Trying to analyze and assess vacation home

6 Replies

Good morning

This is my very first post and I'm really excited about this forum. A friend recommended it to me and I've just been reading ever since.

My wife and I recently found a lake house that has a great view of the lake, bones, and location. However, the home has been absolutely destroyed. My wife didn't even want to go in, carpets were stained with what looks like urine all throughout the house. It wreaked and has been sitting empty since Feb 2014.

Here are my main questions? (please forgive me if they've already been answered here)

How do I properly value this home to present a reasonable offer?

It will need:

- New floors throughout the house

- New roof

- New deck

- Paint, possibly even replacing dry wall (there are stained yellow patches throughout the home)

- The basement to be finished

- Brand New Kitchen

- Brand new bathrooms

I do not know the first thing about carpentry so I would have to find a reliable contractor but how do I find out the general cost for projects like those listed above in my area?

I remember reading about the 70% rule in the Ultimate Beginners Guide. Which says to figure out how much the home would be worth after repairs, then factor in repair costs, and offer 70% of that number.

Any advice, website articles would be very much appreciated. I really look forward to being a part of this community. Happy Friday!

Welcome, Marvin! 70% is a good rule of thumb, but is not set on stone. With a complete renovation as you are referencing, you will really help yourself by getting a professional bid to complete the work. In order to do this though, you are correct, you will need a starting figure to get it under contract. Take a look at comparable properties with a Realtor, check out what vacation homes are renting for, and try to determine a solid ARV of the home... based not only on resale value, but also consider rental income since it sounds like you might be holding on to this property. Make sure you put an Inspection contingency into the contract as you will be able to evaluate the property with a professional while it is in escrow, and potentially re-negotiate if the figures do not work out as you had planned.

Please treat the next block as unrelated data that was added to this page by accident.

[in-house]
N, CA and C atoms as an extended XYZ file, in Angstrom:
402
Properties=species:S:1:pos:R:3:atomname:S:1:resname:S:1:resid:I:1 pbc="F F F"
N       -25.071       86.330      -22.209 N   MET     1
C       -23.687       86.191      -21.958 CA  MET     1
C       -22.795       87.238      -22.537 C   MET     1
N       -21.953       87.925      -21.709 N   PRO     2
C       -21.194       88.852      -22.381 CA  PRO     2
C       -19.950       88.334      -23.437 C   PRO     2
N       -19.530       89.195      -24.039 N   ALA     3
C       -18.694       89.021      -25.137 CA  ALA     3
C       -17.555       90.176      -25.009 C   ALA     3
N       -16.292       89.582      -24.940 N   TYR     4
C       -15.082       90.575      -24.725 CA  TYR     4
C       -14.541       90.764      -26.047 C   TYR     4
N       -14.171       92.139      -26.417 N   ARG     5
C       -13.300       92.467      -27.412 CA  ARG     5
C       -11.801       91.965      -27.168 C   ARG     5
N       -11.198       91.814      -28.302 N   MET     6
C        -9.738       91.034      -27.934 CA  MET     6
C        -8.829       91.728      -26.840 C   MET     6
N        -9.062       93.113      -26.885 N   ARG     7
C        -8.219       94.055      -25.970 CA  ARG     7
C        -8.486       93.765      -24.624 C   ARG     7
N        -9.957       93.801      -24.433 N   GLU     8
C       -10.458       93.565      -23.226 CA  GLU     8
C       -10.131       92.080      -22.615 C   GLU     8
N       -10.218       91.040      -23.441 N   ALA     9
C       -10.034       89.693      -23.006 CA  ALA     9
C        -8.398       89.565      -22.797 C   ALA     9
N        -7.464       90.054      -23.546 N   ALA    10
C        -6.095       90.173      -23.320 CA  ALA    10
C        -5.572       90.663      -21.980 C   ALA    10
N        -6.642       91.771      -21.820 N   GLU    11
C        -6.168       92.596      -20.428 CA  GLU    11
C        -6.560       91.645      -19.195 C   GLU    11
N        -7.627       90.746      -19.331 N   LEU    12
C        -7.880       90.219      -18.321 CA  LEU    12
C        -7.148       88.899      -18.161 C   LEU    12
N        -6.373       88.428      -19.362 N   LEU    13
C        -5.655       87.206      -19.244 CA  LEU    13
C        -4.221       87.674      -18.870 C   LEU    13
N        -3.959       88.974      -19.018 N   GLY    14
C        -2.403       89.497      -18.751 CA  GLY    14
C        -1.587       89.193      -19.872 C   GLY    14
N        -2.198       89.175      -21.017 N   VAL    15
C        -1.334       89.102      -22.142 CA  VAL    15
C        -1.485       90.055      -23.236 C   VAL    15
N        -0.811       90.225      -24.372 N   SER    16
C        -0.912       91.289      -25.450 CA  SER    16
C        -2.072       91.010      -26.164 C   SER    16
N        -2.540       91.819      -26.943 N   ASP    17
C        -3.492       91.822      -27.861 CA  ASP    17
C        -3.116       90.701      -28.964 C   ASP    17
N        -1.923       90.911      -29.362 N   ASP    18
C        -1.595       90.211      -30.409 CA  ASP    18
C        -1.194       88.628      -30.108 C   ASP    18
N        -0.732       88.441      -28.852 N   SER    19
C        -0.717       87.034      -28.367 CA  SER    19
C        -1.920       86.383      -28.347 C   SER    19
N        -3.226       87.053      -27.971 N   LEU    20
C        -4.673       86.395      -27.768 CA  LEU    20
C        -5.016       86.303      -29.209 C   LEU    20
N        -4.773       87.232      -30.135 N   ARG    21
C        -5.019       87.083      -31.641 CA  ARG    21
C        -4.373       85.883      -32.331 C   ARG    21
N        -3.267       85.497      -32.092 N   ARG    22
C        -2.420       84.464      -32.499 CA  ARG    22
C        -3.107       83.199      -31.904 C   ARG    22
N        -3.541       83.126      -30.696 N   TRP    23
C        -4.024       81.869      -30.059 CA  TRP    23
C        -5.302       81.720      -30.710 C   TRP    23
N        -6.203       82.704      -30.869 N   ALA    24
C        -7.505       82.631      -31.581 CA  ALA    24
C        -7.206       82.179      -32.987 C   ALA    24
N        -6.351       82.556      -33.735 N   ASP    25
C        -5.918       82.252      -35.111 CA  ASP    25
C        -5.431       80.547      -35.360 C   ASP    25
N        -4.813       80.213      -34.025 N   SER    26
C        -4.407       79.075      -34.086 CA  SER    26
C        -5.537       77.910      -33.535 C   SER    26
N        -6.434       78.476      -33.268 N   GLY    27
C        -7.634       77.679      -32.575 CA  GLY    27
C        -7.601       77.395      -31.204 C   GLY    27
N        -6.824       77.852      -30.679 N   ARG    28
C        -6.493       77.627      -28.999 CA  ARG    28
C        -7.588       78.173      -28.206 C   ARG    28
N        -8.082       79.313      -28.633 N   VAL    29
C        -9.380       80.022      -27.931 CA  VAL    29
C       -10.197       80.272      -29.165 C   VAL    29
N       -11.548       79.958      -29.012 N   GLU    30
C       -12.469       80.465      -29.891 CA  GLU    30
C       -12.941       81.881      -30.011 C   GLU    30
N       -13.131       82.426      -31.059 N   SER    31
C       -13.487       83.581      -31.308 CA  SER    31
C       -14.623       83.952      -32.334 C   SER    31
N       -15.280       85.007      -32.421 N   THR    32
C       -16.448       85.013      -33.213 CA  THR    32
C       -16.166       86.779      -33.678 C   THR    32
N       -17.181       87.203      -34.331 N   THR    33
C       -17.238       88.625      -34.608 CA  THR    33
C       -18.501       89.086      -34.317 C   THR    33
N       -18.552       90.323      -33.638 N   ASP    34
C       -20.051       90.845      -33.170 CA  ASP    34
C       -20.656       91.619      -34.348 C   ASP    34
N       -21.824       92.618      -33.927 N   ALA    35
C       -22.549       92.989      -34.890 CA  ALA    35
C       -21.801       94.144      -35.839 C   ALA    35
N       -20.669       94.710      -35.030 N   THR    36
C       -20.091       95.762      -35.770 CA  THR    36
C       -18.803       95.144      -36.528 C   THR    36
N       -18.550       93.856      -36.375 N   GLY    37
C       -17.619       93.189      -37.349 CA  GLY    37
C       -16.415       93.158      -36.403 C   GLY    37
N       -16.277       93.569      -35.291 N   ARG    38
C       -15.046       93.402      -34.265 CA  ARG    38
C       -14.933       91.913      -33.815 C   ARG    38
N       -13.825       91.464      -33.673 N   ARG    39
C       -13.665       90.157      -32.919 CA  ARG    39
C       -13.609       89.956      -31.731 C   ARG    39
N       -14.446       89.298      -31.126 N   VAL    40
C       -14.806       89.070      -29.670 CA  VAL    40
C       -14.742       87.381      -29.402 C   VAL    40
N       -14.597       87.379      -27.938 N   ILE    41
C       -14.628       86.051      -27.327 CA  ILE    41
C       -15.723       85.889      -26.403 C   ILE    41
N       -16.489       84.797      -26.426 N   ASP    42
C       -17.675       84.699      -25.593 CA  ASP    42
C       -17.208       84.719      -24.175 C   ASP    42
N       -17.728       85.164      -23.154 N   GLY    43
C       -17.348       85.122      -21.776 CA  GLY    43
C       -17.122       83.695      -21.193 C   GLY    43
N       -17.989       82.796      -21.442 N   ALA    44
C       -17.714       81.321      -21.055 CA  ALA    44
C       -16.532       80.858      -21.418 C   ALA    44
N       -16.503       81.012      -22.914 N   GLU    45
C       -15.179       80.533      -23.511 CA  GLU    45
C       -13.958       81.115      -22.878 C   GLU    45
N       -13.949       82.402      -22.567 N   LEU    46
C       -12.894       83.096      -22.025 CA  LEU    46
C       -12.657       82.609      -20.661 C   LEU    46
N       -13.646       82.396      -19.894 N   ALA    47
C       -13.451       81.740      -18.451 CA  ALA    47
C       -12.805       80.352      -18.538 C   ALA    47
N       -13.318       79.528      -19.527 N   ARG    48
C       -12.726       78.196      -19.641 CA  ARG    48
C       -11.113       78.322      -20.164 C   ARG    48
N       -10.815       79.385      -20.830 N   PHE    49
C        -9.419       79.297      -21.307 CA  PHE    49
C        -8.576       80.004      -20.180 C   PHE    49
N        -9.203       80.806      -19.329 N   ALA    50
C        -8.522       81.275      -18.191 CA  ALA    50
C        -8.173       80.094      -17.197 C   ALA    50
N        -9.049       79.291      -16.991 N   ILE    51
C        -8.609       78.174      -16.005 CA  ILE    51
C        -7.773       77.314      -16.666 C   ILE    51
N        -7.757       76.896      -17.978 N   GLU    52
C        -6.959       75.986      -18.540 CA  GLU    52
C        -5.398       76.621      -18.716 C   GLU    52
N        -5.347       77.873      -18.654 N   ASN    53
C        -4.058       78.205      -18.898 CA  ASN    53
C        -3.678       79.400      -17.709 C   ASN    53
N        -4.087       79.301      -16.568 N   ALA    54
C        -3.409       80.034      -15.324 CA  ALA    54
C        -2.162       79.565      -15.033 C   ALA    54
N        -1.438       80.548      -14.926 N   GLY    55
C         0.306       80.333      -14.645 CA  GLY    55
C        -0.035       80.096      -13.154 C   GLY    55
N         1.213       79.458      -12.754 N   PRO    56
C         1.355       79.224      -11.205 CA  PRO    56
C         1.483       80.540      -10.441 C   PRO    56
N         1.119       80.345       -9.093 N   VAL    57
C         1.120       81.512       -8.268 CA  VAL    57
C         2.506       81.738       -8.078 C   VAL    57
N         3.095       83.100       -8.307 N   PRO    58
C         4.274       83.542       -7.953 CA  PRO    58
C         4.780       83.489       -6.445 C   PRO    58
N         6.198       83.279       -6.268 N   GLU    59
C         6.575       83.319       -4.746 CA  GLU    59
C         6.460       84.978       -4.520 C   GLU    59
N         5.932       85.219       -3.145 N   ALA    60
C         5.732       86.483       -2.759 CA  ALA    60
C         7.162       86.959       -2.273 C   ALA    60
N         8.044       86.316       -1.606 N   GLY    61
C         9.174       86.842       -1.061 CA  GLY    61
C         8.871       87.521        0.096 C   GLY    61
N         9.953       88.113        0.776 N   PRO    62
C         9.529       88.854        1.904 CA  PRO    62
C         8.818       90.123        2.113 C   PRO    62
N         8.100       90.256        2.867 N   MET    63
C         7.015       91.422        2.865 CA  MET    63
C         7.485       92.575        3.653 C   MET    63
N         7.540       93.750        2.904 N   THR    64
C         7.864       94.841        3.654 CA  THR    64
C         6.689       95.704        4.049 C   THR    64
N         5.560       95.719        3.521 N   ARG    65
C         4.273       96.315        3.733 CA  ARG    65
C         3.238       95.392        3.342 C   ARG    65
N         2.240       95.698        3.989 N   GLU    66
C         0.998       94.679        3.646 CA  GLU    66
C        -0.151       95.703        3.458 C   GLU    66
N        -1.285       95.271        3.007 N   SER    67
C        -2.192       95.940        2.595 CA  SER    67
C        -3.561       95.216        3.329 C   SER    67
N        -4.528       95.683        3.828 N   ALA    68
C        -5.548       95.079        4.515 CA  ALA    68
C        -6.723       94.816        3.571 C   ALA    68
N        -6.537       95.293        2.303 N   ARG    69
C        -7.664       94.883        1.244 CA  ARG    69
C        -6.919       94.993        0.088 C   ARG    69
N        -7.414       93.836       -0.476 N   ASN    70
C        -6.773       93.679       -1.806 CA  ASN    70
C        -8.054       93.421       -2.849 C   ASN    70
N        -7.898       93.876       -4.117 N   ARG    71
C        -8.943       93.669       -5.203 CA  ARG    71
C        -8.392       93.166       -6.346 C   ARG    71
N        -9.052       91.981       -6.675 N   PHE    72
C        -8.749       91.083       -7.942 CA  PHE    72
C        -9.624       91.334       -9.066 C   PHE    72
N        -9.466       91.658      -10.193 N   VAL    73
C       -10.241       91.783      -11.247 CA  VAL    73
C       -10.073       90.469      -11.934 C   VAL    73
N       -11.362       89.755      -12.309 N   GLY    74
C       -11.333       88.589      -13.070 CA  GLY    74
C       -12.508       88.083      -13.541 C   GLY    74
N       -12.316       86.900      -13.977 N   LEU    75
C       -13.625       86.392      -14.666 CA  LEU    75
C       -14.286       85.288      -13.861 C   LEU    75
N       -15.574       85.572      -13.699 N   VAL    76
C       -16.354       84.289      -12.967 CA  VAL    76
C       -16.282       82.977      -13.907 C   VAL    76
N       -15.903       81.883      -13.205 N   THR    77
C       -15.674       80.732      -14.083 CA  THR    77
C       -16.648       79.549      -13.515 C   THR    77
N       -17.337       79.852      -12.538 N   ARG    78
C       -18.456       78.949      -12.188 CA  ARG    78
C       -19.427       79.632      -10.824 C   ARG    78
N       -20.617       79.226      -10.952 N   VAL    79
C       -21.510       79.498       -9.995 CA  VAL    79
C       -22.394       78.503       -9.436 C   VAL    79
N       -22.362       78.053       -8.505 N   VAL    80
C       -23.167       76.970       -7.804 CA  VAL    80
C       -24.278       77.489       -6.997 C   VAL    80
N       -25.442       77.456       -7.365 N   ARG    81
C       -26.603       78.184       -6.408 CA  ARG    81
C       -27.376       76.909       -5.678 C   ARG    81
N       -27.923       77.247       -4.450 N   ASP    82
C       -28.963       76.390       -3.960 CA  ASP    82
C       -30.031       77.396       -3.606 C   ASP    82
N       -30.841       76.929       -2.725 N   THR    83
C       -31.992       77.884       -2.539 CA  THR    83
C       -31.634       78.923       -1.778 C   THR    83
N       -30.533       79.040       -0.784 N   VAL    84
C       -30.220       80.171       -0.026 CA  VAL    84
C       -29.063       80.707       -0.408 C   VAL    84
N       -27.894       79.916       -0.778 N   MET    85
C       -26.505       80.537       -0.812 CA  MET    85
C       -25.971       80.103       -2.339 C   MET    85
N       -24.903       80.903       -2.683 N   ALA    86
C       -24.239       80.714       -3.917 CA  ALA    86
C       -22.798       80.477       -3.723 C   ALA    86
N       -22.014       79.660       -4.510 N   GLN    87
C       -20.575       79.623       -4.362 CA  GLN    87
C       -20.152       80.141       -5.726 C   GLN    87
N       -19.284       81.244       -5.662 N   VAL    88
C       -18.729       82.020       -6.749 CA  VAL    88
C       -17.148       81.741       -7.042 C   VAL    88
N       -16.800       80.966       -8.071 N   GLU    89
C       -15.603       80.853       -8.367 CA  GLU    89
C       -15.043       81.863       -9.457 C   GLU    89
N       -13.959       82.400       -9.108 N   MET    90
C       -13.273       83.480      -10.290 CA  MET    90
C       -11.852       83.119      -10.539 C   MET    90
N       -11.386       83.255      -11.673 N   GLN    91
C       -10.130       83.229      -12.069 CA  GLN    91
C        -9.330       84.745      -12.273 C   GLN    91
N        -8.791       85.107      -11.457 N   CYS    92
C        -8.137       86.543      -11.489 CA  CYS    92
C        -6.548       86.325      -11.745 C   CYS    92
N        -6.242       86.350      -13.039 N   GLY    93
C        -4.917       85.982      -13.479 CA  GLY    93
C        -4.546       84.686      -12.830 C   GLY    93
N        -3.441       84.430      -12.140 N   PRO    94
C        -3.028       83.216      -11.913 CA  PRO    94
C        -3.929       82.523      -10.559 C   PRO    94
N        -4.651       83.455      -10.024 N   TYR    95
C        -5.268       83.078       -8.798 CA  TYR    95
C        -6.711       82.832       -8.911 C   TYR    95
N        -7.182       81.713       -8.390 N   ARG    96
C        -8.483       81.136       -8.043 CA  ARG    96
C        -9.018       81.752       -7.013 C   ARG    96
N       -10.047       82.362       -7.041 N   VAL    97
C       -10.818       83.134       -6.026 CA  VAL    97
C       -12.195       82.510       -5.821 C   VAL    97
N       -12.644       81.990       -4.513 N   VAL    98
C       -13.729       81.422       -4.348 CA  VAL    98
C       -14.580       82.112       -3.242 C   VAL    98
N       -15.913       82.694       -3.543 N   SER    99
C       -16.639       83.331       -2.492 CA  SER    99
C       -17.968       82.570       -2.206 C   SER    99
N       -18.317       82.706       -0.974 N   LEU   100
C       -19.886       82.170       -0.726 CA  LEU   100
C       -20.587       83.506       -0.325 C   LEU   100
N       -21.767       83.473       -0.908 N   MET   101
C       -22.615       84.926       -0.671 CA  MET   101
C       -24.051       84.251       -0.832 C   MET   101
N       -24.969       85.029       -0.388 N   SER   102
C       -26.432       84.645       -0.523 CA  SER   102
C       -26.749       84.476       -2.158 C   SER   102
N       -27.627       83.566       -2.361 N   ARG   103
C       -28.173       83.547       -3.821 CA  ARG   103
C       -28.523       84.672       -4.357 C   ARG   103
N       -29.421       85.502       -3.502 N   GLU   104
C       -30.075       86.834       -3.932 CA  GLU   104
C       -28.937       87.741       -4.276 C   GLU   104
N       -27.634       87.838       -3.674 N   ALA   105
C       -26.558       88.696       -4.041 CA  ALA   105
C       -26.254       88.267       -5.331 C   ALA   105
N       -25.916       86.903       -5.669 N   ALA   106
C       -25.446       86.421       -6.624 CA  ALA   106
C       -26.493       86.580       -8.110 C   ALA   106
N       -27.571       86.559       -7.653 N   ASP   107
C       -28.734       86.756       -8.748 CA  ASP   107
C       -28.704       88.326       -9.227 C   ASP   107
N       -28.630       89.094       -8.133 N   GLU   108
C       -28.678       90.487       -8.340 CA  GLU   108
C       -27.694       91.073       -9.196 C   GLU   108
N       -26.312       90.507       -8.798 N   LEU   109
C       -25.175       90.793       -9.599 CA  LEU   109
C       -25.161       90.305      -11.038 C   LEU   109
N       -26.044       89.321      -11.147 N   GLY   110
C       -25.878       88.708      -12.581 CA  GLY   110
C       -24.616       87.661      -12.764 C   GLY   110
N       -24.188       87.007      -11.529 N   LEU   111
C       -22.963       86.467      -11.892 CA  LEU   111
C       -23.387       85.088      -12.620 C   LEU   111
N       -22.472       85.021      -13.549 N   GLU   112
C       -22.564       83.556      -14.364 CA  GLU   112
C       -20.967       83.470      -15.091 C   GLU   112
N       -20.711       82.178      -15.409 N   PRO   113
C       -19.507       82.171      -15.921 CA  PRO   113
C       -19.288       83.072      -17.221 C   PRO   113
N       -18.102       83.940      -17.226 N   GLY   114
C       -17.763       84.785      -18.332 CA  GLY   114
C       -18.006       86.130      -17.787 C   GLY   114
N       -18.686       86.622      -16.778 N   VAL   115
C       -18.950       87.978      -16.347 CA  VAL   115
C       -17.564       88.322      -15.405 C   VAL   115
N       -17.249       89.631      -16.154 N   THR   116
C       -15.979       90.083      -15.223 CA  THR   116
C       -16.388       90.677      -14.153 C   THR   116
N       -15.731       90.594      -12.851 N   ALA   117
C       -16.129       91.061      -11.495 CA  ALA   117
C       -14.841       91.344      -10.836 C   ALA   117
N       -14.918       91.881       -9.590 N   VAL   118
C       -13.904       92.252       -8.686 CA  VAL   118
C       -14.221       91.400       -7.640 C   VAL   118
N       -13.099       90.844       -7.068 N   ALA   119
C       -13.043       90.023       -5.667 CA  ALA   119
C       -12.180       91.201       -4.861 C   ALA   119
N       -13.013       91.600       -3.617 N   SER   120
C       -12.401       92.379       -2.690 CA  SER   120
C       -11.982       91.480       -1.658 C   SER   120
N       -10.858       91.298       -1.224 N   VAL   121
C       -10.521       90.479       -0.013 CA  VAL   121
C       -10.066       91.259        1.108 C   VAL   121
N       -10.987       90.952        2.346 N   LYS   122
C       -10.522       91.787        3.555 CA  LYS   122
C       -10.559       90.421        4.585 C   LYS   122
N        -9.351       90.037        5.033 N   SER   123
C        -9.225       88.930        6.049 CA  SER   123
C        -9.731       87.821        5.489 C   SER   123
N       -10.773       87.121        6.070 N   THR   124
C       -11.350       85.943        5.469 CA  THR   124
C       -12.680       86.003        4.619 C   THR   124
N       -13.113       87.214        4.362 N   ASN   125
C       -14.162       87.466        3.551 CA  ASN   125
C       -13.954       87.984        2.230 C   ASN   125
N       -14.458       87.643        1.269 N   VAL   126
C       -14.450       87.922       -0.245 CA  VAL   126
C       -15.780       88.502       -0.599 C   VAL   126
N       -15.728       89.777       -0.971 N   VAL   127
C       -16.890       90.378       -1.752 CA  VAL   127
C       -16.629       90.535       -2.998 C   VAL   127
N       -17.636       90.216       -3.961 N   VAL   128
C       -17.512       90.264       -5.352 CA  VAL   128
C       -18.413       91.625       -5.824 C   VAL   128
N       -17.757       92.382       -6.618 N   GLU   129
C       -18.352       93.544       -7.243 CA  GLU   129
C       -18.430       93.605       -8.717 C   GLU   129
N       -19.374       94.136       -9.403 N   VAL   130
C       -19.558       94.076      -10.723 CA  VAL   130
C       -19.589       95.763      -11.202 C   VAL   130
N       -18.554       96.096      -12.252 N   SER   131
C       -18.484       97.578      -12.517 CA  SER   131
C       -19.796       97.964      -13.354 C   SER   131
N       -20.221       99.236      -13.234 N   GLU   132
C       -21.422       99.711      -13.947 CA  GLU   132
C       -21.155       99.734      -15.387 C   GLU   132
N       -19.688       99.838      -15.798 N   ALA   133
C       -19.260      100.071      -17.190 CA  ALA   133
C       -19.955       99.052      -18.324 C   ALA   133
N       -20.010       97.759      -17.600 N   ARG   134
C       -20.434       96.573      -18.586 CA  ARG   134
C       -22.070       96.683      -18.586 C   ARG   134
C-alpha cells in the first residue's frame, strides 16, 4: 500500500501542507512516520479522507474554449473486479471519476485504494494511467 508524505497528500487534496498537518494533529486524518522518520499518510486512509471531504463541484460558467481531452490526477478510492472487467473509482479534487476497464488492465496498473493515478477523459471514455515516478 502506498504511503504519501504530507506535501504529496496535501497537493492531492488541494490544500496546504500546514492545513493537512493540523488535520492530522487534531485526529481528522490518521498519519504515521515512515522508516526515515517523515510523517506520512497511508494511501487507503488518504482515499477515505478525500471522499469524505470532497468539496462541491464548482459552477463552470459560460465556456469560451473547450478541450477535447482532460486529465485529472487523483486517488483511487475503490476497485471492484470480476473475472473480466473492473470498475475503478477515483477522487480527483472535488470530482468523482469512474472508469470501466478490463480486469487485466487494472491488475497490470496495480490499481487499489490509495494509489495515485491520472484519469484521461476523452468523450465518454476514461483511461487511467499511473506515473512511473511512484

Thanks for your insight and suggestions Collin. They are really helpful! We saw a couple other properties that were move in ready and they were only 20k more so we definitely have some negotiating to do.

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Originally posted by @Marvin S. :

Good morning

How do I properly value this home to present a reasonable offer?

1. If you have access to a realtor and/or the MLS then get a copy of the sold comparables near the subject property. If you don't have access to a realtor or the MLS then go to Type in the property address then click on "price home". You'll then be able to create your own sold comparables. You'll need a minimum of 3 sold comparables but the more you include the better. (Do a search on BP for what comparables to use) The sold comparables will provide you w/ an estimate of what you may be able to sell the property for once complete.

2.  Now that you know the potential costs to sell the property you'll need to deduct realtor costs (if you're going to use a realtor);  renovation costs;  potential closing costs to sell; closing costs to purchase;  costs to hold the property...  After all of those deduction then the "reasonable offer" can be determined by deducting what ever you consider to be "reasonable profits"   

The 65 or 70% of the ARV is a good rule of thumb but @ the end of the day what's reasonable is a function of your business plan.

If your plan is to hold the property, in lieu of a flip, then a reasonable offer may be determined by having a target Return on Investment (%) objective.  With that objective you can mathematically work your way back to what you consider a "reasonable offer"  i.e. how much Net income (Rent minus expenses) will the property produce versus how much cash you put in to the deal.  

I tell you something out of ordinary! Take a lot of pictures and post them on line with detail of size and everything you can say. Ask for an estimate from people. Most people from the pictures can tell you.

Also if you do a property inspection that will give you a good idea of what is urgent and necessary. you can make a list of that and get 2 or 3 bids from contractors. 


Thank you very much for your detailed response! =)

1. I'm compiling a list of comparables in google docs right now and still need to do a search of the BP forum for comparables to use.

2. We definitely have a lot of learning to do in regards to figuring out these costs but thank you very much for pointing them out. Otherwise I would have overlooked some of them.

You make a great point regarding the 70% rule of thumb. We will need to consider what we are comfortable accepting on our first deal. Thank you again for your time and advice!